We are not, in other words, meant to become free of anything. We are meant to inhabit life and immerse ourselves in it, everywhere we go, not just in some special place. It’s absolutely critical that we meet life exactly as it is, where it is, as much as possible in order to experience this.

The idea that the only place we encounter an opportunity to come into relationship with a higher energy, an intensified sense of being, and work with others in that state is within our own special spiritual organization is a destructive one which should be wiped out. The “special conditions” we spend so much of our lives wishing for and relying on in order to encounter inner growth are supposed to be a ground for preparation. Not a place we go to to soak up higher energy and then just forget about once we walk out the door. We must make an effort to use our inner energy to be fully engaged in life first, and then go to the special conditions as a touchstone. What we are forgetting is that the real “special conditions” are in our life itself, in the ordinary part of it. Instead we are too often allowing ourselves to become hypnotized by our spiritual organizations.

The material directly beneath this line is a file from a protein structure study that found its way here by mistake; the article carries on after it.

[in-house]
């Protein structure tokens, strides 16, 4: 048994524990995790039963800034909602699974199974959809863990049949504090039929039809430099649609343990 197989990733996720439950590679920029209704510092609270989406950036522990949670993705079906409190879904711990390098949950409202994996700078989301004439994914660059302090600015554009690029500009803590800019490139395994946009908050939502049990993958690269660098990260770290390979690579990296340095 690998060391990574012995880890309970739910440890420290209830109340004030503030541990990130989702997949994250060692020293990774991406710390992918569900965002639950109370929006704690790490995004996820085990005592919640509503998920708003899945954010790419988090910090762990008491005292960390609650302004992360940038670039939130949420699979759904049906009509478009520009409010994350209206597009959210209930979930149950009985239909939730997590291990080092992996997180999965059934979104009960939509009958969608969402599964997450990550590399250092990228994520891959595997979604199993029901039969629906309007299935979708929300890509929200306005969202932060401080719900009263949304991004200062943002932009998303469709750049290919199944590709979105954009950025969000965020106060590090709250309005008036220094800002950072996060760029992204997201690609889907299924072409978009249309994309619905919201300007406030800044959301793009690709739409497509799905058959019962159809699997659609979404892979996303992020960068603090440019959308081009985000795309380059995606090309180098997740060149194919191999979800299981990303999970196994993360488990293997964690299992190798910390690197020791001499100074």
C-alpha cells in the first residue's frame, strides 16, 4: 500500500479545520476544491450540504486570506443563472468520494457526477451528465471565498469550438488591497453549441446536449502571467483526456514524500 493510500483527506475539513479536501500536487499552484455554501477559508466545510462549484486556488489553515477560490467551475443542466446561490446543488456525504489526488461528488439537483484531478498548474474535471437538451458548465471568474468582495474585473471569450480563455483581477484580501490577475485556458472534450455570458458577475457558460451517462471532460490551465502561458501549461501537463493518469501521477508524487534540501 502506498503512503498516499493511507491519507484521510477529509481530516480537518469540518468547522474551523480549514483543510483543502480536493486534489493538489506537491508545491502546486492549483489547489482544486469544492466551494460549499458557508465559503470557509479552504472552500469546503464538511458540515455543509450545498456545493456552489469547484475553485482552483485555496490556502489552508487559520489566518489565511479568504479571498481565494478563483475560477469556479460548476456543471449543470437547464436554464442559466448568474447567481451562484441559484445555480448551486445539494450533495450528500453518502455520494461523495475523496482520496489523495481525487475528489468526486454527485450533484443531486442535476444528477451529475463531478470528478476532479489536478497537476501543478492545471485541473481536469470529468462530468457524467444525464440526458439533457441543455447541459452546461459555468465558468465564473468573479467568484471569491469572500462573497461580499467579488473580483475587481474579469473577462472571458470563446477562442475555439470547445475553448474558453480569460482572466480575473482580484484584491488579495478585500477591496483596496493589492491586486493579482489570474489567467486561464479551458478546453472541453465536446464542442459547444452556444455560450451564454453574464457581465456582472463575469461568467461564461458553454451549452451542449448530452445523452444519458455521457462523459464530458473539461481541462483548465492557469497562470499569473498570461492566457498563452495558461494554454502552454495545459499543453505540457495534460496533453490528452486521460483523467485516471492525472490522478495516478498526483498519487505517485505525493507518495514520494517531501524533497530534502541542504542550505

This all too often may lead to the kind of hypocrisy whereby we profess a love for all mankind, but in reality love only ourselves. It's a trap many individuals who are otherwise sincerely devoted to their religious groups and spiritual practices find at least one foot stuck in. We acquire myopia through our inattention; and we rely on our forms to deliver our results, instead of our intelligence and intuition.


Lee van Laer is a Senior Editor at Parabola Magazine.

Sunday, June 3, 2018

Exactly as it is, part I

There’s a conviction, I think, in nearly every one who pursues a spiritual life that if things were we were different, we would be more spiritually whole. We have an illusion of “progress” in front of us at all times: always, we are deficient, and always, we ought to do better.

I don’t mean to dismiss this urge towards improving ourselves. It’s natural; and there is something about the human character that embeds it deeply in the marrow of our bones. Yet if we really want to see ourselves as we are, it can’t begin with the idea of changing how we are. The dilemma is that the instant we see anything about ourselves, the urge to adjust it arises. We instantly sort what we are into good and bad, desirable and undesirable parts; and this tendency inserts itself into our spiritual practice, the level of attention we have, our frustration with the fact that we are not present to ourselves or our lives, etc. When we observe, and report on it to ourselves and one another, we always seem to see some kind of deficiency. All we seem to see most of the time is a disability of one kind or another.